“There is definitely a group of folks who were anti-Buckey,” said Leigh Blander, a reporter for the Marblehead Current, an online newspaper. “Buckey was very supportive of DEI…and, as a gay, married man, was very supportive of LGBTQ students and issues, and there definitely was a sense in the community that not everybody was comfortable with that.”

Until last month, Buckey had the support of the five-member School Committee. In July 2021, the School Committee voted 4 to 1 to extend his contract for another two years. Only Sarah Fox, the current chair, opposed the extension. In mid-June, the School Committee approved a “proficient” performance evaluation for Buckey.

But a week later, two new School Committee members were elected — a previous committee member, Jennifer Schaeffner, founder of the local news website Marblehead Beacon, and Brian Ota, a former principal of the district’s Glover Elementary School. (Gold lost her seat.) Another tax override was on the ballot, but it, too, failed, resulting in cuts to school programs and personnel. After the election, the Current’s Blander broke the news that Ota had filed a complaint against Buckey with the Massachusetts Commission Against Discrimination when his contract as Glover’s principal was not renewed — a fact he did not disclose while campaigning.

By early July, and with two new members on the School Committee, it appeared an effort to remove Buckey was underway. On July 7, less than three weeks after the election, Fox had “stopped communicating” with him, Buckey told the Globe. To Buckey’s surprise, he later learned the School Committee planned to meet behind closed doors in executive session on July 21 to discuss the terms of his contract, with Ota agreeing to recuse himself. The School Committee was set to vote on the early termination clause of his contract in a virtual meeting on July 26 before abruptly calling it off in under a minute with no explanation. A week later, Buckey agreed to resign.

Under the terms of his settlement agreement, Buckey will be on paid leave until Dec. 31, at which point he will resign. He will receive a lump sum payment of $94,350 on Jan. 2, 2024. The School Committee, in the meantime, has launched its search for an interim superintendent and the town of Marblehead remains in the dark.

Only one School Committee member, Meagan Taylor, has sided publicly with Buckey. In a letter to the editor of the Current, Taylor chided her colleagues’ plans to remove Buckey from his position.

“The actions of this committee have affected staff morale, disrupted the stability of our schools, detracted from the positive work of the district, and will negatively impact our budget and ability to hire a successor superintendent,” she wrote. “Our community deserves better than this.”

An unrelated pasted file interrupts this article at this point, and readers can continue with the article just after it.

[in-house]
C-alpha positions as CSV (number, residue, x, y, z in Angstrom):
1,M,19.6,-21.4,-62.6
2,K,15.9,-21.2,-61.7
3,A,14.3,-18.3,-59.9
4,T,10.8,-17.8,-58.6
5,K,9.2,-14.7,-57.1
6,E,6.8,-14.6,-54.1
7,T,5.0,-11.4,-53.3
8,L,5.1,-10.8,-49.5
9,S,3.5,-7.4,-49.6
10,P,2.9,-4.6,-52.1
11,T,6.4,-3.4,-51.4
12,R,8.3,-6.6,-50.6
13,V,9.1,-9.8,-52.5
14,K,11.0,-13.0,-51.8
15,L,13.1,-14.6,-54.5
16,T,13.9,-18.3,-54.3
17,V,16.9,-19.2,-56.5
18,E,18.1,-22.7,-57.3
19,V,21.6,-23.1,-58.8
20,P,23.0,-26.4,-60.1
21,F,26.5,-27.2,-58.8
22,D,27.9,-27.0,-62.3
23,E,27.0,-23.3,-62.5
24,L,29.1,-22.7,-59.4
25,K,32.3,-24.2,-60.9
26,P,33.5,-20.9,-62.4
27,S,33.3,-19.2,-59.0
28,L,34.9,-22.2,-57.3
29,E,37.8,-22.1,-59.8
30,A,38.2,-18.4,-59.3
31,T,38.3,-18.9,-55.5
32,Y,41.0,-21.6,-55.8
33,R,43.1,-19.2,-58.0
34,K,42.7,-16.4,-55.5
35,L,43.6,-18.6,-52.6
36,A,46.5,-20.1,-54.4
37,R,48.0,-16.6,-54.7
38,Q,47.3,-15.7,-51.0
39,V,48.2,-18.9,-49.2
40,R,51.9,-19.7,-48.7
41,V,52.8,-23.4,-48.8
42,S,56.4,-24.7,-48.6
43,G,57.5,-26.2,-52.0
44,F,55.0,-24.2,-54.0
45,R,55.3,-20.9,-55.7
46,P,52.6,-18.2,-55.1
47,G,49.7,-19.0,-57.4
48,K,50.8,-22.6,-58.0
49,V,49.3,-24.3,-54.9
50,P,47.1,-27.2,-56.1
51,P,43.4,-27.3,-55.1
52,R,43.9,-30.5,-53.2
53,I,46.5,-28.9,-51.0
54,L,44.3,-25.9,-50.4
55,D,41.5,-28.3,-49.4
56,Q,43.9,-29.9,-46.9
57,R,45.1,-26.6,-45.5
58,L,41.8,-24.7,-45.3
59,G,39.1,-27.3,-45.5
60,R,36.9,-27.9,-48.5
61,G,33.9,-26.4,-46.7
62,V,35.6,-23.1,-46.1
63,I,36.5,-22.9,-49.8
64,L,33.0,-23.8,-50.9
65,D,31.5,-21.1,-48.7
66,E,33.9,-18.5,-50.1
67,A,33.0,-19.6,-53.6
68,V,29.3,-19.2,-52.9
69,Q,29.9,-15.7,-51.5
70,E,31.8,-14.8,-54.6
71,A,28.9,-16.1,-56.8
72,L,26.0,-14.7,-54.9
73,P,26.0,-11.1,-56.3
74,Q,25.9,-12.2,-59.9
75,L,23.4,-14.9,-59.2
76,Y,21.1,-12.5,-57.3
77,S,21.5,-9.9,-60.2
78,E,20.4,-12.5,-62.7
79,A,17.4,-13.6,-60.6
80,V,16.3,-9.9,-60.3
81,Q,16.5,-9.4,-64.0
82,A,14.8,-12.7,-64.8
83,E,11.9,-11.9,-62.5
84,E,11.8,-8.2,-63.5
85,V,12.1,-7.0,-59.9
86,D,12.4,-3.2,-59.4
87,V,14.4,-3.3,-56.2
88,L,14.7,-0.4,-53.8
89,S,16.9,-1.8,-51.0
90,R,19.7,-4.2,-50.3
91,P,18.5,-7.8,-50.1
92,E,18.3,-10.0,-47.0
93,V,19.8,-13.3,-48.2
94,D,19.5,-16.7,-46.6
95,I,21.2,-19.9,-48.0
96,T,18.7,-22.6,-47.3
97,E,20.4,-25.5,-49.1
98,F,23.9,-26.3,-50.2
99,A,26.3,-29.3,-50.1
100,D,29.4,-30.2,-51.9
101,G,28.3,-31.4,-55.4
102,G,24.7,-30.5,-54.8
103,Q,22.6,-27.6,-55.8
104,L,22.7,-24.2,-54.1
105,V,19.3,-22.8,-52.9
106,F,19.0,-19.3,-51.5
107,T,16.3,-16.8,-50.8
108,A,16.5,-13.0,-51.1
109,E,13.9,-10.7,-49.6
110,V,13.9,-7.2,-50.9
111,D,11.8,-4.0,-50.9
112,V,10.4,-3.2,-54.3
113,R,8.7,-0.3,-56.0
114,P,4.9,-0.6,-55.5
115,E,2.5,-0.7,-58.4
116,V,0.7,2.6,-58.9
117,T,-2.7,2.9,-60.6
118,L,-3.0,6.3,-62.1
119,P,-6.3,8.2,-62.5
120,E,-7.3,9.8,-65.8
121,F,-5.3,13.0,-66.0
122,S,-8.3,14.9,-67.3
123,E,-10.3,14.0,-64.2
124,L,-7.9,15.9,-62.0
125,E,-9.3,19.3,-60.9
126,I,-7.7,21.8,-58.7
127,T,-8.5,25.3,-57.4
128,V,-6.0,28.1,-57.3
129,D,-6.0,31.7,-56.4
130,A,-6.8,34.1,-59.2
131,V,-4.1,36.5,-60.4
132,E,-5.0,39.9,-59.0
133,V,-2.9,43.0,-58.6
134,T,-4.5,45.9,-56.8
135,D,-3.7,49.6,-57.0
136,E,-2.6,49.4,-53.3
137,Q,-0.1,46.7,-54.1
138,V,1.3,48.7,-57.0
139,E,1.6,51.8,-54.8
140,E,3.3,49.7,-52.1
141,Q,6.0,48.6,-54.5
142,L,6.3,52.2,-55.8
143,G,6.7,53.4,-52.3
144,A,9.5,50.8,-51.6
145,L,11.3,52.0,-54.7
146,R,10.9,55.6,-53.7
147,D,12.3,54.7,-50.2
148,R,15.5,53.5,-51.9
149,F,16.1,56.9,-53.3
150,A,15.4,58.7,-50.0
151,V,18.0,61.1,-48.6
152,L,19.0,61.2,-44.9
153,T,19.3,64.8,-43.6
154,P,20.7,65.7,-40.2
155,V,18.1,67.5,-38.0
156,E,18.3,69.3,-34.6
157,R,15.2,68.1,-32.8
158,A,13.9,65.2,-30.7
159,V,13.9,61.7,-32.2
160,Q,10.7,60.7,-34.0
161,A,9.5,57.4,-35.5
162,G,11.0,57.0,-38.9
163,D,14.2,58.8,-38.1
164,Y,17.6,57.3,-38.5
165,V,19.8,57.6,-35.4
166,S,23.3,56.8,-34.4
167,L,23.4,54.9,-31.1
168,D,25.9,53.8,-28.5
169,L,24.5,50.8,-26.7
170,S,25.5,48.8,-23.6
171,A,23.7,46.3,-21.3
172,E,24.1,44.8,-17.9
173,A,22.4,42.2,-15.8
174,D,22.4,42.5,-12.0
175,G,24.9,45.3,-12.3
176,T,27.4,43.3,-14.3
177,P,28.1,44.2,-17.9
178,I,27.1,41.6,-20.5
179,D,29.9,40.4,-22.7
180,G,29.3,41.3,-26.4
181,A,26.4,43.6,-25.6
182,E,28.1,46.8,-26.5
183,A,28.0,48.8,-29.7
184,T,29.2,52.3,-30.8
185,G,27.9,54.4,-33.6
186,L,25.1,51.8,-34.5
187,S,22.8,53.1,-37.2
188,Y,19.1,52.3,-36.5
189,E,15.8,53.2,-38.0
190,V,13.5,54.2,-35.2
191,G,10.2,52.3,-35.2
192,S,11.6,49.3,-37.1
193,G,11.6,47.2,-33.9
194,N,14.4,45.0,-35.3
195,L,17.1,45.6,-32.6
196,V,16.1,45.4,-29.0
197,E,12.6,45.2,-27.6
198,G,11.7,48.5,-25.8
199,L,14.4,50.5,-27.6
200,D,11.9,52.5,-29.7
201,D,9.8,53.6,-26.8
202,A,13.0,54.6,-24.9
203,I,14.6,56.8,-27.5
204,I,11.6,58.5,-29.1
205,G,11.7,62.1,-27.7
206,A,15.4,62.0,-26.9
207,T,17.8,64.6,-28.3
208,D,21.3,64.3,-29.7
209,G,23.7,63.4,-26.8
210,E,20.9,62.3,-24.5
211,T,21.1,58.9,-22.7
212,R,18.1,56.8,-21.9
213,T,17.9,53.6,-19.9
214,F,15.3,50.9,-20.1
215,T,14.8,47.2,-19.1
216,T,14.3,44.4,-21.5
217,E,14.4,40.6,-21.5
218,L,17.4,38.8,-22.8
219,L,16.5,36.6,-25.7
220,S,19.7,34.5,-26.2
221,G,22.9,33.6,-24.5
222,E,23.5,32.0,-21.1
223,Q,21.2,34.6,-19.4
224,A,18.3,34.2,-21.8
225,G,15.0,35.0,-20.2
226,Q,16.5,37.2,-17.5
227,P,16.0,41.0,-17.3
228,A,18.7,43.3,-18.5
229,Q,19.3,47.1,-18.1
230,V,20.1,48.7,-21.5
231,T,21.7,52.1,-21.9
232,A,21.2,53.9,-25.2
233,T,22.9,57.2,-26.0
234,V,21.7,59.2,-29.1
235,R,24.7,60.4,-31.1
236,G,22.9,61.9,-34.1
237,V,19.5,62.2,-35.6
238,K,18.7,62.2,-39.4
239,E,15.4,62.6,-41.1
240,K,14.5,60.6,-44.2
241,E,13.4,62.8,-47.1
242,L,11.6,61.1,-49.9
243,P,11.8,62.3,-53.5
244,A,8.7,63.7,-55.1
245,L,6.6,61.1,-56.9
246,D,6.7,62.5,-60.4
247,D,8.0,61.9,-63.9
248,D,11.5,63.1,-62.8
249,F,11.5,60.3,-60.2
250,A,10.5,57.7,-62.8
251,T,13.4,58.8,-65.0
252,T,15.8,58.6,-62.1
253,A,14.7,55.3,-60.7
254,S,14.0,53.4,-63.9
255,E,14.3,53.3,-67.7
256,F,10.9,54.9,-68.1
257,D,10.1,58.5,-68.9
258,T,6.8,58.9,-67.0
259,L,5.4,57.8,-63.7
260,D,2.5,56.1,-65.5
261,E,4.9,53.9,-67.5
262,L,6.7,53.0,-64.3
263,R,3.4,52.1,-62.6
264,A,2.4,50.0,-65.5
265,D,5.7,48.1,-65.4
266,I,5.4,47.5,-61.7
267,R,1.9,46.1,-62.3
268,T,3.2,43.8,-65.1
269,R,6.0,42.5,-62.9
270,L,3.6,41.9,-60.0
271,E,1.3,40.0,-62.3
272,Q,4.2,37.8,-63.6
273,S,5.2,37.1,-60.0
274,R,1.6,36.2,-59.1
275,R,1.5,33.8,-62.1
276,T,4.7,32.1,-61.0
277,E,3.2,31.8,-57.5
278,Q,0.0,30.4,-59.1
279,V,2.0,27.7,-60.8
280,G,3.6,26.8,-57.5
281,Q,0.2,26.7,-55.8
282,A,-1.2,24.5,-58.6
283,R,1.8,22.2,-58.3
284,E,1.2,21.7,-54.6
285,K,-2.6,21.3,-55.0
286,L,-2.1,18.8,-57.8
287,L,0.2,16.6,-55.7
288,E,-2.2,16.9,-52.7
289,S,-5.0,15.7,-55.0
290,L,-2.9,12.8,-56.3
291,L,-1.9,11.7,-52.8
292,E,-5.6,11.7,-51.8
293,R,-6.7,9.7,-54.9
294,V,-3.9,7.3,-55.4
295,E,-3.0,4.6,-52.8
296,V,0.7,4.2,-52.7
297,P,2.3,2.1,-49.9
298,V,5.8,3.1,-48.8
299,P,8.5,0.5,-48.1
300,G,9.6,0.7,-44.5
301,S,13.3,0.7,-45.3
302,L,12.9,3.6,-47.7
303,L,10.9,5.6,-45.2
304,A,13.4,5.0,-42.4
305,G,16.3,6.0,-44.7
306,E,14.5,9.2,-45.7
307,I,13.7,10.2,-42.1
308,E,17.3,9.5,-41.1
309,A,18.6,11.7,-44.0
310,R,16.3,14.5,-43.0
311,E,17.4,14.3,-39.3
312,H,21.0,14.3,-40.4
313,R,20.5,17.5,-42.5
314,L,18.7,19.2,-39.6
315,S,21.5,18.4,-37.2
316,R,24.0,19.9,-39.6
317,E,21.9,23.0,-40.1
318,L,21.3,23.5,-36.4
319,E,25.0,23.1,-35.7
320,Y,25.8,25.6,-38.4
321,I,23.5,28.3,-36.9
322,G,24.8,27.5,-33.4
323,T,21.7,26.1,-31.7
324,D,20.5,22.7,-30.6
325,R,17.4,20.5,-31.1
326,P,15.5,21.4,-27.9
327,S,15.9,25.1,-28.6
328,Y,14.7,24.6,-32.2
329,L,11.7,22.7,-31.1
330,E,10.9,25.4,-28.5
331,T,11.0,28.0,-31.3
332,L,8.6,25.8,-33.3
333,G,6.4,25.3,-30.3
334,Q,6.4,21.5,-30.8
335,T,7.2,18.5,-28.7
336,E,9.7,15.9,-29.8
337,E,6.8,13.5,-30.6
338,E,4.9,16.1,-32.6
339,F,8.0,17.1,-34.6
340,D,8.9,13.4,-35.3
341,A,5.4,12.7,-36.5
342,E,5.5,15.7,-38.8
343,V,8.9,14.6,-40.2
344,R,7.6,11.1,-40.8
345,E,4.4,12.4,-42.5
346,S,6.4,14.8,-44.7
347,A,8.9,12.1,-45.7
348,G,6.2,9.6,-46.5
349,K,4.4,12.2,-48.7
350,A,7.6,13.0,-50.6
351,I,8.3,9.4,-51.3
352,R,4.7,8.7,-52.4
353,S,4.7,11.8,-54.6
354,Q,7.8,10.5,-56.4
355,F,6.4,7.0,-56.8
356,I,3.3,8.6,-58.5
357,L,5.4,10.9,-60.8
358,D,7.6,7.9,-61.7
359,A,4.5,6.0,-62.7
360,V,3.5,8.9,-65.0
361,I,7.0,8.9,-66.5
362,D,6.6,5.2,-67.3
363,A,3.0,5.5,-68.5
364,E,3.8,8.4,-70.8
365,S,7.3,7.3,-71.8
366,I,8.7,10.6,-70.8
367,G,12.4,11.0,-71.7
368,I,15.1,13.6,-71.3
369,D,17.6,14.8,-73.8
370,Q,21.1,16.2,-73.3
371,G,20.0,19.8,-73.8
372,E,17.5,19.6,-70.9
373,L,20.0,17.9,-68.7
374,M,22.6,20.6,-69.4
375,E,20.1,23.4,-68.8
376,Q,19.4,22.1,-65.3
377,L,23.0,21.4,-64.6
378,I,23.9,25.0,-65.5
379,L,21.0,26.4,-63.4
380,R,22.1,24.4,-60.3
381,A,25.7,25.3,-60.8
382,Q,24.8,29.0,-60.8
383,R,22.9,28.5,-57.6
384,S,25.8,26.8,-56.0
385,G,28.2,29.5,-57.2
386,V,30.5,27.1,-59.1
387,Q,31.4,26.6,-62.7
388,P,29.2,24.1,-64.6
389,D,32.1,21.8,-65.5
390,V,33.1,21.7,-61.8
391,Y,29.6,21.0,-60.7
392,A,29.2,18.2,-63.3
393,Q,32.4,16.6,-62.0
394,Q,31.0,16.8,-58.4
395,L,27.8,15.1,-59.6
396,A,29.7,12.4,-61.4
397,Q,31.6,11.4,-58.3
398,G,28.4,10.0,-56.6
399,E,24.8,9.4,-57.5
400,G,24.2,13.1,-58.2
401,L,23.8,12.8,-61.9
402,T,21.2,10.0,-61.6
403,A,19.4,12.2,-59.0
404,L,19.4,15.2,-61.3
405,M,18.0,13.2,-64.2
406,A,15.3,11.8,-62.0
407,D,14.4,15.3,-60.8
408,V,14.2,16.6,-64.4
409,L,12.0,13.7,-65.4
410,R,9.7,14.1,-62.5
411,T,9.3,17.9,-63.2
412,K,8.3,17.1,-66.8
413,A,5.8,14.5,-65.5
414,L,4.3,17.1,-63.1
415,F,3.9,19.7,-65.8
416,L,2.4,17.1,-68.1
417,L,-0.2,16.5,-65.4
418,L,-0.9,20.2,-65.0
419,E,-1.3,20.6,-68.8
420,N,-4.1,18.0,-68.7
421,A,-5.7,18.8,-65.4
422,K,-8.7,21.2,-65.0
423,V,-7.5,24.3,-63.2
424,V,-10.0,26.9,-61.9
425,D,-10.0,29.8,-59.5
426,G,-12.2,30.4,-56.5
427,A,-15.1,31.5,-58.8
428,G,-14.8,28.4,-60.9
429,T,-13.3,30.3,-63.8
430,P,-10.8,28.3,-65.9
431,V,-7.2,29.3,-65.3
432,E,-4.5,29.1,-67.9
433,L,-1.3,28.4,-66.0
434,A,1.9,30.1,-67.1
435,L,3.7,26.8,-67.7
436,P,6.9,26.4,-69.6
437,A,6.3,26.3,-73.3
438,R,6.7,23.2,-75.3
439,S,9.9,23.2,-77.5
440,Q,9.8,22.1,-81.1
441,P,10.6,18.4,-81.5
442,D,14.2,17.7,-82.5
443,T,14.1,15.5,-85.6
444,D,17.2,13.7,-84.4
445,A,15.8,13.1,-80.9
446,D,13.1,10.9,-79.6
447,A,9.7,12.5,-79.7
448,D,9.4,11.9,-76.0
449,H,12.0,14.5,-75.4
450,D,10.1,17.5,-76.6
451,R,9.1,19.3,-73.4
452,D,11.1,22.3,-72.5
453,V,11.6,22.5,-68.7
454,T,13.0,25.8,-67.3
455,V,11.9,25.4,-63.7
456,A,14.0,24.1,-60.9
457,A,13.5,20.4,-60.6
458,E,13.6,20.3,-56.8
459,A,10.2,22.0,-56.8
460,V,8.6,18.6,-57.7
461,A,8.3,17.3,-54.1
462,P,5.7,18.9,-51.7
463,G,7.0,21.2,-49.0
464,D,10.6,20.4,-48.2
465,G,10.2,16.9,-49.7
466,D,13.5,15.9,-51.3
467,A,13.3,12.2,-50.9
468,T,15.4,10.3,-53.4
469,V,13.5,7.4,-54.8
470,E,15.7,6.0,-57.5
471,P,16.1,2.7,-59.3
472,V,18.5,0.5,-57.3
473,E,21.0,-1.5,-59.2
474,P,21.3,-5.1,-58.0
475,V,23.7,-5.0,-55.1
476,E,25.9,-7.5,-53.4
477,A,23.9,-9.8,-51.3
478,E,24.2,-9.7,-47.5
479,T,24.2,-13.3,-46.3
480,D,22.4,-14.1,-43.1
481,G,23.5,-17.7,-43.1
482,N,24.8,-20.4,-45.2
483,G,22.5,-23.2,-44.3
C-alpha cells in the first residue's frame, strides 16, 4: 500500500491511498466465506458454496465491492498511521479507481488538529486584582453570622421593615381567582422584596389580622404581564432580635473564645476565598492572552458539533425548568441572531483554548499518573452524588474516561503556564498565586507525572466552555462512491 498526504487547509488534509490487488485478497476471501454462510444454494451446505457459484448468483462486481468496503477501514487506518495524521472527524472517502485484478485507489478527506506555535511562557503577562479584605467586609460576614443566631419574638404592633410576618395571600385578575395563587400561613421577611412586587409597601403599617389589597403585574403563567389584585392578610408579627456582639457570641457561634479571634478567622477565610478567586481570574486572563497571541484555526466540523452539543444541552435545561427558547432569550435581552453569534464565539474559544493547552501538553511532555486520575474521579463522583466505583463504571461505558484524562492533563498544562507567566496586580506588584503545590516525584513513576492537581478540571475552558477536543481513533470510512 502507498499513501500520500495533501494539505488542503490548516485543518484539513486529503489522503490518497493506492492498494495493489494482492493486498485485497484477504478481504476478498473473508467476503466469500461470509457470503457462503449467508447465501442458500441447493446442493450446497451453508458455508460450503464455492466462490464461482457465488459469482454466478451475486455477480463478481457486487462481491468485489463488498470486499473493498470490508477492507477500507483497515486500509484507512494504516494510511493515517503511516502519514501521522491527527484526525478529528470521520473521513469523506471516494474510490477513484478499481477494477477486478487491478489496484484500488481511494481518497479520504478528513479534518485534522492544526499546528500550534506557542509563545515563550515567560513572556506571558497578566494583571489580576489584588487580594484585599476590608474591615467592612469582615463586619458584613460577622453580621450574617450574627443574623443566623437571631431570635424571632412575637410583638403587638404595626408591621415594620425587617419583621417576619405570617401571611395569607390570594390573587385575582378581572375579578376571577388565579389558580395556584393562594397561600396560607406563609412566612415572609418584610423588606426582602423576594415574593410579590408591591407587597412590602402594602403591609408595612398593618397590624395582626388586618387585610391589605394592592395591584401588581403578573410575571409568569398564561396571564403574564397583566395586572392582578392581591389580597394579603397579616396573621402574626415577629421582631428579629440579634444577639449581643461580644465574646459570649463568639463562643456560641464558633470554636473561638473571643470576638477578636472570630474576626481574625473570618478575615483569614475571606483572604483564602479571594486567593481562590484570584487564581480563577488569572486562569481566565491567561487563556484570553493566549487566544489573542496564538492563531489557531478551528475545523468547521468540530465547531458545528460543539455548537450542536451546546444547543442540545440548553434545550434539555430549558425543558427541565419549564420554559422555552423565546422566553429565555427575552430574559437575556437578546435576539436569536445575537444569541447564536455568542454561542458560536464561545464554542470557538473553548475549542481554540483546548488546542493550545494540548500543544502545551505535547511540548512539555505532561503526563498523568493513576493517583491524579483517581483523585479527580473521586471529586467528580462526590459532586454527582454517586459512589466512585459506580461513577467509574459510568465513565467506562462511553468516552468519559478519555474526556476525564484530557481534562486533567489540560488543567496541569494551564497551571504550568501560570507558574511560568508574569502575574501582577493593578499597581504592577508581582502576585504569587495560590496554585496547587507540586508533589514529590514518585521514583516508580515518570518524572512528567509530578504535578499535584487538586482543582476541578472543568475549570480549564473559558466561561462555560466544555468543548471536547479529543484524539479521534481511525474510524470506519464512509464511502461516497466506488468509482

At an unusually lively School Committee meeting at the high school library on Aug. 11, townspeople conjectured openly about Buckey’s abrupt departure and voiced their frustration with their elected school leaders. One woman wondered about a “hidden agenda.” Another accused the School Committee of turning the town into a “laughing stock.”

“I suspect that members of our school board came to this bizarre peremptory dismissal from different motivations,” Mimi Lemay, a Marblehead parent, told the Globe.

Fox, the School Committee chair, has pointed only to the July 21 minutes of the committee’s executive session by way of oblique explanation. The minutes mention a “recent investigative report…on a complaint of bullying on an athletic team in addition to other concerns brought forth to the Committee on other matters in recent weeks.”

The report referenced in the minutes refers to an outside investigation of unintentional “bullying” by former Marblehead High girls soccer coach John Dormer, obtained by the Current and published on July 26. In October, the report said, the school district hired an independent investigator to look into an anonymous complaint about Dormer by the family of a girls soccer player. The investigator determined the coach had inadvertently caused “emotional harm” to non-varsity players who complained about their roles in the soccer program.

Buckey’s lawyer, Michael Long, general counsel to the Massachusetts Association of School Superintendents, said Buckey was never contacted by the investigator or asked to be interviewed, and had only become aware of the complaint in October.

Fox told the Globe the minutes “are as they stand” and she could not comment further before adding that the School Committee had “heard from a lot more people that don’t feel the same way” as those who spoke out at the Aug. 11 meeting.

One those constituents is Megan Sweeney, founder of the local activist group PowerUp. She said she’s satisfied with the School Committee’s level of transparency around Buckey’s removal and that the allegations were “worthy of unseating a superintendent.”

“I don’t know anything more important than our children,” she said.I feel like as adults, we have an inherent responsibility, moral obligation, ethical obligation to to make sure that they are centered in our decisions.”

It’s an explanation not all seem willing to buy. Joe Selby, whose daughter was a player on the girls varsity soccer team, suspects the investigation of Dormer was a “witch hunt” on behalf of parents who felt their children did not get enough playing time, and a convenient pretext for the School Committee to get a rid of Buckey.

I think the School Committee was desperate to fire this guy,” he said, “and I don’t know why.”